Example: In the book “Encyclopedia Brown” by Donald J. Sobol, Bugs Meany is a ten year old Power Broker.
Example: In Harry Potter, Deloris Umbridge uses her power as temporary headmaster of Hogwarts to control others and inflict pain.
Can you see yourself writing this type of villain?
700 ways to describe villains.
The list is divided into categories: Power Broker, Manipulator and Schemer as well as general villains.
The Schemer Villain
Check this unforgettable villain out. They are often astonishingly good looking. What’s more, this villain can easily calculate how people will react with a great deal of accuracy. They are good chess players, consistently predicting the next move of those around them. In addition, they are often patient in their evil, waiting for the right moment or circumstance.
Schemers are essentially con-men.
Furthermore, they design traps and obstacles for the protagonist. The Schemer may be presented early in the story, as a good person. Then, as the story progresses, you can reveal their true motives.
Something else to keep in mind: Your main character may not recognize this villain in the beginning.
In comparison with the other two types of villain, this can be the most dangerous and most intriguing, especially if you don’t unveil his scheming personality too early in your story.
Most importantly, think carefully about when to reveal your schemer’s true motivation, because it will be a plot point which changes your readers expectation.
When revealed this villain may shock both your hero and your audience.
Example: Jeff was tall, classically handsome, an impeccable dresser. People clustered around him as if for actual warmth. When Patricia met Jeff she recognized a high seasoning of deviltry. Her instincts screamed, “Don’t trust him.” Later, Patricia was glad she listened to her inner voice.
Example: Delilah had the lazy grace of a cat. Her sensuous swaying hips made married men consider infidelity. A mystic softness filled her eyes. Delilah was good at getting what she wanted and there was no doubt she wanted Mark, along with all his money. She would beguile him with her feminine charms. She knew how to catch her prey.
Example: Lago from Shakespeare’s “Othello” is a deliciously evil schemer who exploits the weaknesses of others.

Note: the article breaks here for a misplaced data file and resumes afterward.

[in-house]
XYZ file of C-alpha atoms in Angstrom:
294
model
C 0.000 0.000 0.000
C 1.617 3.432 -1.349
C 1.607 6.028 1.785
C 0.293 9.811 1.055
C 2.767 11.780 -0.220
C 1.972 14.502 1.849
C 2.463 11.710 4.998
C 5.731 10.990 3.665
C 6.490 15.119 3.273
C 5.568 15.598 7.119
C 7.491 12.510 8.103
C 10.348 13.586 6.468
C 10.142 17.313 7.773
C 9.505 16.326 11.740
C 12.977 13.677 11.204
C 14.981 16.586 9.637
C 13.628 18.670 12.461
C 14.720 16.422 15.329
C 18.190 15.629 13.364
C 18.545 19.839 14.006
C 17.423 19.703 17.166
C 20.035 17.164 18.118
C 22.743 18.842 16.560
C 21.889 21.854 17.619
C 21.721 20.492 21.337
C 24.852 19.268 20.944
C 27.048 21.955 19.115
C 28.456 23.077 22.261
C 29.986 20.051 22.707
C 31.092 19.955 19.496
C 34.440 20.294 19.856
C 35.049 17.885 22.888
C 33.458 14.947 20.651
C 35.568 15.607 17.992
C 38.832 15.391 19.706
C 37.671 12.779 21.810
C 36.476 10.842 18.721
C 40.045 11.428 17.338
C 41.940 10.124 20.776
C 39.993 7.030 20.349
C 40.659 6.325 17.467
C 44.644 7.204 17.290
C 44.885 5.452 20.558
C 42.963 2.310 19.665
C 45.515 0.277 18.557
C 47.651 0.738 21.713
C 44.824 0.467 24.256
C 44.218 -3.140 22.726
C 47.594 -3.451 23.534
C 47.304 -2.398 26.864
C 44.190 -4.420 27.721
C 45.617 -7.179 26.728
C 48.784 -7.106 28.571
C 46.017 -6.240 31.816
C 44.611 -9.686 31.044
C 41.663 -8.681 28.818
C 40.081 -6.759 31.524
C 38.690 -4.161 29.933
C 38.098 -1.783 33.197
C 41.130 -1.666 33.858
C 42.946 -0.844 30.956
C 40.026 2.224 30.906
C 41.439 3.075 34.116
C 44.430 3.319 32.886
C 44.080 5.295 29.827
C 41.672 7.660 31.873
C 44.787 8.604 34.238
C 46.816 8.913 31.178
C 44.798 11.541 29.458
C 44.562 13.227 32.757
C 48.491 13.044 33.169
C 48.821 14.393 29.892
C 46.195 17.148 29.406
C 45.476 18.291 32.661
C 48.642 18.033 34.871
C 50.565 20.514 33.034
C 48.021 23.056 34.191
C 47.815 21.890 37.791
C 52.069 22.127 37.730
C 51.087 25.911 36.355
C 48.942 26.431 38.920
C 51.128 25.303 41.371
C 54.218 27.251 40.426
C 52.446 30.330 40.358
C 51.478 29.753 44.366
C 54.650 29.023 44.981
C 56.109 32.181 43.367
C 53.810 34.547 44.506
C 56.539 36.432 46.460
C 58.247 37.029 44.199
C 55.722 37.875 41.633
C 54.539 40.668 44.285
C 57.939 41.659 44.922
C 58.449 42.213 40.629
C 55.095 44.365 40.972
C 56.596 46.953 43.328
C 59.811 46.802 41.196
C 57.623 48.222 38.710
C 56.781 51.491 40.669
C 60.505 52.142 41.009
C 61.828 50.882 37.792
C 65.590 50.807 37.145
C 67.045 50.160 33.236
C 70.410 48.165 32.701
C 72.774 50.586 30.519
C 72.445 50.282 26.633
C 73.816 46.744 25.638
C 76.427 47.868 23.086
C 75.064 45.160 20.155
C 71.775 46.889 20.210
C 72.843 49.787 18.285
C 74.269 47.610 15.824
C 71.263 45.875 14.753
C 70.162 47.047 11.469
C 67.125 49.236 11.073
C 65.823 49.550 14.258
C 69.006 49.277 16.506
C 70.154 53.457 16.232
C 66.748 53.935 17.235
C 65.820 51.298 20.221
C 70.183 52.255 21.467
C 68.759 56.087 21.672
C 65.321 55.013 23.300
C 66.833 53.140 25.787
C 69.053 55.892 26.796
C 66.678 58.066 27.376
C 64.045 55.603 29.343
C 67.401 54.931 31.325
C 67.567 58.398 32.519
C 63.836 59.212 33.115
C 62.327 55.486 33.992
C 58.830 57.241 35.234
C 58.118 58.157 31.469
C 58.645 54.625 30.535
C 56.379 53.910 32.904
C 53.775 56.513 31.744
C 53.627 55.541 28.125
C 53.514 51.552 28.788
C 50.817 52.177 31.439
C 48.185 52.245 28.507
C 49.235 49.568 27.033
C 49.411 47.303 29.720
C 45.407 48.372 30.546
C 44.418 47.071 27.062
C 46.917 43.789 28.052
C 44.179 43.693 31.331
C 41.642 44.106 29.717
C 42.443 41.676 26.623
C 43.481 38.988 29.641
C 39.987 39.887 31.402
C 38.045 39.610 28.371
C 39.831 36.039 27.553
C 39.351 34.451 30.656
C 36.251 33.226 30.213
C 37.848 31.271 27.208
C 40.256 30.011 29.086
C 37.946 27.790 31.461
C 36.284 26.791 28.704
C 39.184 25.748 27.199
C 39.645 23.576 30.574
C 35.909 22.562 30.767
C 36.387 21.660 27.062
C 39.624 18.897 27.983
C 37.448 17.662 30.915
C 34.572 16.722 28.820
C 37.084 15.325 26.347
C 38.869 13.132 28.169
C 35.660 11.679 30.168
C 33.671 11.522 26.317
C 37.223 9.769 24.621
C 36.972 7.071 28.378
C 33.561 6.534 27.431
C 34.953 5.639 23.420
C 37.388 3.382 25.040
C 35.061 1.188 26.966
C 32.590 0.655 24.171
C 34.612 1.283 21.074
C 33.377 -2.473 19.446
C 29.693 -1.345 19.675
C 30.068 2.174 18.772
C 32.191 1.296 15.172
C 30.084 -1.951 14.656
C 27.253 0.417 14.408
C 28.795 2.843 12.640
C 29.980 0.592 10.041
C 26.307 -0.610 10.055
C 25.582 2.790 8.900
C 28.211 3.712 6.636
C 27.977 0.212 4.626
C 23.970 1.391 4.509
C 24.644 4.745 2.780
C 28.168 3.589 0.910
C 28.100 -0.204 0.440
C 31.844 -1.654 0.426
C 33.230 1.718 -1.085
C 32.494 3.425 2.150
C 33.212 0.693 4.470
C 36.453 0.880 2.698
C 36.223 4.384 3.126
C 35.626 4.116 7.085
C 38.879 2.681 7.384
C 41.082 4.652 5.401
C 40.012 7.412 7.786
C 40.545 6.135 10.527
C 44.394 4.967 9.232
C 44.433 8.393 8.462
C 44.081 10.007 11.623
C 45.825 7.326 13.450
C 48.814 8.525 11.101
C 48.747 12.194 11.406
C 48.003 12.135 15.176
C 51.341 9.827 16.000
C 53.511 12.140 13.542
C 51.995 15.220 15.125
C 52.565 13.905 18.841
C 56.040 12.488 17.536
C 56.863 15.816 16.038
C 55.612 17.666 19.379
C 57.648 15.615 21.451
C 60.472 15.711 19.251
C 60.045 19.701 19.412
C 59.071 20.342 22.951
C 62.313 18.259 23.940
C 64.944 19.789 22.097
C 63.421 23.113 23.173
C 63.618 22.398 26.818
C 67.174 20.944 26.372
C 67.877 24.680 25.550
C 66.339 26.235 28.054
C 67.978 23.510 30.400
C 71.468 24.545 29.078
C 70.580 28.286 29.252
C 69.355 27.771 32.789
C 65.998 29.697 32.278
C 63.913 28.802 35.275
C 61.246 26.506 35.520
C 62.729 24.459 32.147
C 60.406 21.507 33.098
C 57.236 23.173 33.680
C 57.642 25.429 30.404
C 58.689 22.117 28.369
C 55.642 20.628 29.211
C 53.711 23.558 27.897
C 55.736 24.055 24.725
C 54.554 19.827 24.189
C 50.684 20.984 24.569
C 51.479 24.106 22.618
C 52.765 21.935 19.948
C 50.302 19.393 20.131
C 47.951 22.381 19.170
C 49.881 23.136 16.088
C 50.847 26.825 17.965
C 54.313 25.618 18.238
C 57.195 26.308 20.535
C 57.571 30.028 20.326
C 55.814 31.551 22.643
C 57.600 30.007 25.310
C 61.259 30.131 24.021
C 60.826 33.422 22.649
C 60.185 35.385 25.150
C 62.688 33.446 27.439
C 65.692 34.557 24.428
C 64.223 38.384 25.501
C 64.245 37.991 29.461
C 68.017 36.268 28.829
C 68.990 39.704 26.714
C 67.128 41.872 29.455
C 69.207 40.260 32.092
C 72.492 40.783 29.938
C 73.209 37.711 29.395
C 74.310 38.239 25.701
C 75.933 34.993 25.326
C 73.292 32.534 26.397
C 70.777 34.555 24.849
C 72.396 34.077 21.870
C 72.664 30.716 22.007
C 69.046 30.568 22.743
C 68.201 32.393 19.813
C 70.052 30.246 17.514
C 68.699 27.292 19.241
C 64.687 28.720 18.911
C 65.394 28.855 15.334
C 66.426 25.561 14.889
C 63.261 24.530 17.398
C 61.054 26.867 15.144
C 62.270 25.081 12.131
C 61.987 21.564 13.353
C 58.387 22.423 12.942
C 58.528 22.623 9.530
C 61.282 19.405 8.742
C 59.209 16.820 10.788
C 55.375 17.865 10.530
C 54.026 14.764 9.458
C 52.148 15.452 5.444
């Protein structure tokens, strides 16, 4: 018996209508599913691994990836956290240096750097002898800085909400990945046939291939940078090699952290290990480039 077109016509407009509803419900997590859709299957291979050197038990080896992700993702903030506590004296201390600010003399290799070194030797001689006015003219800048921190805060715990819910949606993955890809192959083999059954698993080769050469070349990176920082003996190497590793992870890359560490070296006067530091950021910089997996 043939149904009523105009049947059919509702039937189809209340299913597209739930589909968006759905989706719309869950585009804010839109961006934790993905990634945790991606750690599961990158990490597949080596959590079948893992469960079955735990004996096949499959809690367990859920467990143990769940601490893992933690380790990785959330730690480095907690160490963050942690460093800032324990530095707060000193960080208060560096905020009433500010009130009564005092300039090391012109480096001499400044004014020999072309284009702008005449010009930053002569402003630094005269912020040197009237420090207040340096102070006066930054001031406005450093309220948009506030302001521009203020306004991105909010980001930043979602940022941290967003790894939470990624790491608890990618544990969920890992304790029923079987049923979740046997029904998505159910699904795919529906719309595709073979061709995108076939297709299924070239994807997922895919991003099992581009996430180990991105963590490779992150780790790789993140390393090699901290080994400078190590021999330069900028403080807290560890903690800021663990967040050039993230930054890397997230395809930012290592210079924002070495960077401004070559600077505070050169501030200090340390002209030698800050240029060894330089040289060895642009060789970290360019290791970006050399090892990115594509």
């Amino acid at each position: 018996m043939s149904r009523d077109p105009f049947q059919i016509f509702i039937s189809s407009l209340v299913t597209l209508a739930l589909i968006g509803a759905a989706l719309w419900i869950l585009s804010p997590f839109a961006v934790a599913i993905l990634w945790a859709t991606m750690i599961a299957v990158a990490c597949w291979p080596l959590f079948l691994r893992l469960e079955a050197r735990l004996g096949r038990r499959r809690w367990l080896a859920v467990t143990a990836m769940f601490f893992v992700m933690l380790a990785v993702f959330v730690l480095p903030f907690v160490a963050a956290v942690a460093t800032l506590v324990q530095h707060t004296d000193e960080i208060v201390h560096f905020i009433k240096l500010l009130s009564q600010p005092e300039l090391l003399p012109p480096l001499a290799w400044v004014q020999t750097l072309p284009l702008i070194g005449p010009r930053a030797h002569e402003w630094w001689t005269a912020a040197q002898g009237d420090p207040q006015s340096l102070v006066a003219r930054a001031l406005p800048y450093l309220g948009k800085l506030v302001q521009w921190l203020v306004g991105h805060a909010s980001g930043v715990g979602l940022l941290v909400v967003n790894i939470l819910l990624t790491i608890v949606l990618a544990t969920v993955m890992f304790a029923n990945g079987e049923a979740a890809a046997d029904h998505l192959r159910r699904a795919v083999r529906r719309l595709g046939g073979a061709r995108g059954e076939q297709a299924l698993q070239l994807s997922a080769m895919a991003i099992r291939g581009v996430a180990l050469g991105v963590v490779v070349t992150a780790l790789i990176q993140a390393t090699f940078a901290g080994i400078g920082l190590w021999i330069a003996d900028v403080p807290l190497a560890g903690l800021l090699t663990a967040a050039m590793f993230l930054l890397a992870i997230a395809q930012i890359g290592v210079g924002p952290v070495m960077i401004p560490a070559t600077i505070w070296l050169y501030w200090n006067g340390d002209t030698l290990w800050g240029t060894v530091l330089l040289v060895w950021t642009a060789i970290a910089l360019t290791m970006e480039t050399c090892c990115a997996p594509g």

They are often self-centered and greedy. This villain lacks power and the ability to read people like the other two villains.
Manipulators use their personality to get what they want. In addition, they are conniving and regularly use other people without apology. Most of all they are charming when they need to be.
The manipulator often intimidates others with temper and tantrums. Of course their intimidation may be indirect also. Their diabolical ways can make them unforgettable.
One interesting aspect of the manipulator is, when he does not succeed in getting what he wants, he always finds someone else to blame for his failures. He does not hesitate to make others feel guilty, nor does he care about the pain he inflicts on other people.
Manipulators are strongly focused on their own wants. They get nasty if someone gets in their way.
Here are some examples to demonstrate Manipulator Villains
Example: Beth hissed through gritted teeth. “How can he do this to me?” Her fury exploding as she flung the door against the wall. Candice cowered. “You said you didn’t want him.” “I don’t! But I don’t want Mary to have him.”
Example: Bennie stood anxiously waiting for the explosion. It was his sister’s party and Bennie was determined to spoil it. He hated his sister Jane, and the natural ease she had when socializing. The firecrackers had a long fuse. He hid behind the curtain to enjoy the explosion. Bennie took pride in his ability to disrupt his sister’s happiness and he felt he had concocted the perfect scheme.
Example: Amy Dunne in Gillian Flynn’s, “Gone Girl” is beautiful, clever, and completely twisted, and Abigail Williams from Author Miller’s “Crucible”.
Both are intriguing antagonists.
So do you think you can write a villain like this?
I have to admit; I think the schemer is the most dangerous kind of villain, also the hardest to write. The other two are more obvious.
To Help You Write Unforgettable Villains Get Your List of 700 Ways to Describe a Villain.
You can download it for free.
Which kind of villain do you think is most dangerous? Which do you believe is the easiest to write?
Try our Worksheets. Tell us what your think. Leave us a comment. We would love to chat.
John & Patty @writingagreatbook.com 2022
If you enjoyed these Creative Writing tips, share it with your friends or writers group. Also, we would appreciate you telling your Twitter, and Facebook friends about this site.